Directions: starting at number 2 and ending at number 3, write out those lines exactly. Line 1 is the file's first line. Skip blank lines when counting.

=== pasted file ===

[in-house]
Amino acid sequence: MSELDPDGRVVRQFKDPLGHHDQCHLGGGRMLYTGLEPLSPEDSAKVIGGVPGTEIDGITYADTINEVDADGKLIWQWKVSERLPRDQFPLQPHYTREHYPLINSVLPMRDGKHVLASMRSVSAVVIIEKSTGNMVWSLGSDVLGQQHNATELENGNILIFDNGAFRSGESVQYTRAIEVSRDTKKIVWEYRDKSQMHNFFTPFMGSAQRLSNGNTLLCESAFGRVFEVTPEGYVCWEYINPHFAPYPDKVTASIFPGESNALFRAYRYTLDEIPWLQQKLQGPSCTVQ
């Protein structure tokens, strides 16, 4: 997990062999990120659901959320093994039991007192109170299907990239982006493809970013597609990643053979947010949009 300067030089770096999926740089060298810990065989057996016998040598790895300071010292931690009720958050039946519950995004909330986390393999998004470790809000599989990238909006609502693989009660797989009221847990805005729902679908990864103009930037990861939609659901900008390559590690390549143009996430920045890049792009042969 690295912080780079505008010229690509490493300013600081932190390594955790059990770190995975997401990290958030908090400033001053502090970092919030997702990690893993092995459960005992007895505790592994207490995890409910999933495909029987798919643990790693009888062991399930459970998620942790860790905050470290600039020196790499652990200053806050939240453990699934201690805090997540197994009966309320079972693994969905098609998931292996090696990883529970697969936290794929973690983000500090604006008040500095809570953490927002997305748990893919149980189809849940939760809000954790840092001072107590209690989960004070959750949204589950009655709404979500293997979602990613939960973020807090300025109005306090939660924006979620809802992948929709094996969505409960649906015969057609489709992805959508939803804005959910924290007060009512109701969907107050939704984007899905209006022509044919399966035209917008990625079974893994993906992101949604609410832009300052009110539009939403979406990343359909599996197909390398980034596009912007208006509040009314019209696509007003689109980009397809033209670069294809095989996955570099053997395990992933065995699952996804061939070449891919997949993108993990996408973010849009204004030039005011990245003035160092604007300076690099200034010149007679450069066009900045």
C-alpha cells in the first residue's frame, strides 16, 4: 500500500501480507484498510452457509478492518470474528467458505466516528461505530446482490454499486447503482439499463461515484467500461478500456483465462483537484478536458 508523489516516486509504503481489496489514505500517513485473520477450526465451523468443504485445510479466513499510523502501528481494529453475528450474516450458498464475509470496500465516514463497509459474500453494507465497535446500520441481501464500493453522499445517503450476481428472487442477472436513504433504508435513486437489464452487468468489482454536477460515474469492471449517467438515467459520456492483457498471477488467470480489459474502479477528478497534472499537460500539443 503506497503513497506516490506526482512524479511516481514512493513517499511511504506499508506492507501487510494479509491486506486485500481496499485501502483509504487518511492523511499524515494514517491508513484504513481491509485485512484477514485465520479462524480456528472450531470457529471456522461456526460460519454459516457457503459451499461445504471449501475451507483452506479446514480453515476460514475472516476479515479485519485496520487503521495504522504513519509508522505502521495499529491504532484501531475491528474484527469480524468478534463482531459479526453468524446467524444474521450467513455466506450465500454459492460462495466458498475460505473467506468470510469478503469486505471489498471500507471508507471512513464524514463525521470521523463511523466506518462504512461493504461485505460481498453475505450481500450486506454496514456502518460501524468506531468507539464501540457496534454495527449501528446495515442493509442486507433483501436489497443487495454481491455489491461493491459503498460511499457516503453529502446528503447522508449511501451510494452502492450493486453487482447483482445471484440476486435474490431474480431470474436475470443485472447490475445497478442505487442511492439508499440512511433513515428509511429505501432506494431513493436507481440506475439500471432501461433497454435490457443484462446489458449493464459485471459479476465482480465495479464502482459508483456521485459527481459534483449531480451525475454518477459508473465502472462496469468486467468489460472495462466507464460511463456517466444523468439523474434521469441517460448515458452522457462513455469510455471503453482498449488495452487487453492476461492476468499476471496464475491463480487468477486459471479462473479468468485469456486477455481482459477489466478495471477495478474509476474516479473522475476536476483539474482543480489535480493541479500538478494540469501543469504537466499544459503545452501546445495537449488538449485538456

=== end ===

Amino acid sequence: MSELDPDGRVVRQFKDPLGHHDQCHLGGGRMLYTGLEPLSPEDSAKVIGGVPGTEIDGITYADTINEVDADGKLIWQWKVSERLPRDQFPLQPHYTREHYPLINSVLPMRDGKHVLASMRSVSAVVIIEKSTGNMVWSLGSDVLGQQHNATELENGNILIFDNGAFRSGESVQYTRAIEVSRDTKKIVWEYRDKSQMHNFFTPFMGSAQRLSNGNTLLCESAFGRVFEVTPEGYVCWEYINPHFAPYPDKVTASIFPGESNALFRAYRYTLDEIPWLQQKLQGPSCTVQ
């Protein structure tokens, strides 16, 4: 997990062999990120659901959320093994039991007192109170299907990239982006493809970013597609990643053979947010949009 300067030089770096999926740089060298810990065989057996016998040598790895300071010292931690009720958050039946519950995004909330986390393999998004470790809000599989990238909006609502693989009660797989009221847990805005729902679908990864103009930037990861939609659901900008390559590690390549143009996430920045890049792009042969 690295912080780079505008010229690509490493300013600081932190390594955790059990770190995975997401990290958030908090400033001053502090970092919030997702990690893993092995459960005992007895505790592994207490995890409910999933495909029987798919643990790693009888062991399930459970998620942790860790905050470290600039020196790499652990200053806050939240453990699934201690805090997540197994009966309320079972693994969905098609998931292996090696990883529970697969936290794929973690983000500090604006008040500095809570953490927002997305748990893919149980189809849940939760809000954790840092001072107590209690989960004070959750949204589950009655709404979500293997979602990613939960973020807090300025109005306090939660924006979620809802992948929709094996969505409960649906015969057609489709992805959508939803804005959910924290007060009512109701969907107050939704984007899905209006022509044919399966035209917008990625079974893994993906992101949604609410832009300052009110539009939403979406990343359909599996197909390398980034596009912007208006509040009314019209696509007003689109980009397809033209670069294809095989996955570099053997395990992933065995699952996804061939070449891919997949993108993990996408973010849009204004030039005011990245003035160092604007300076690099200034010149007679450069066009900045």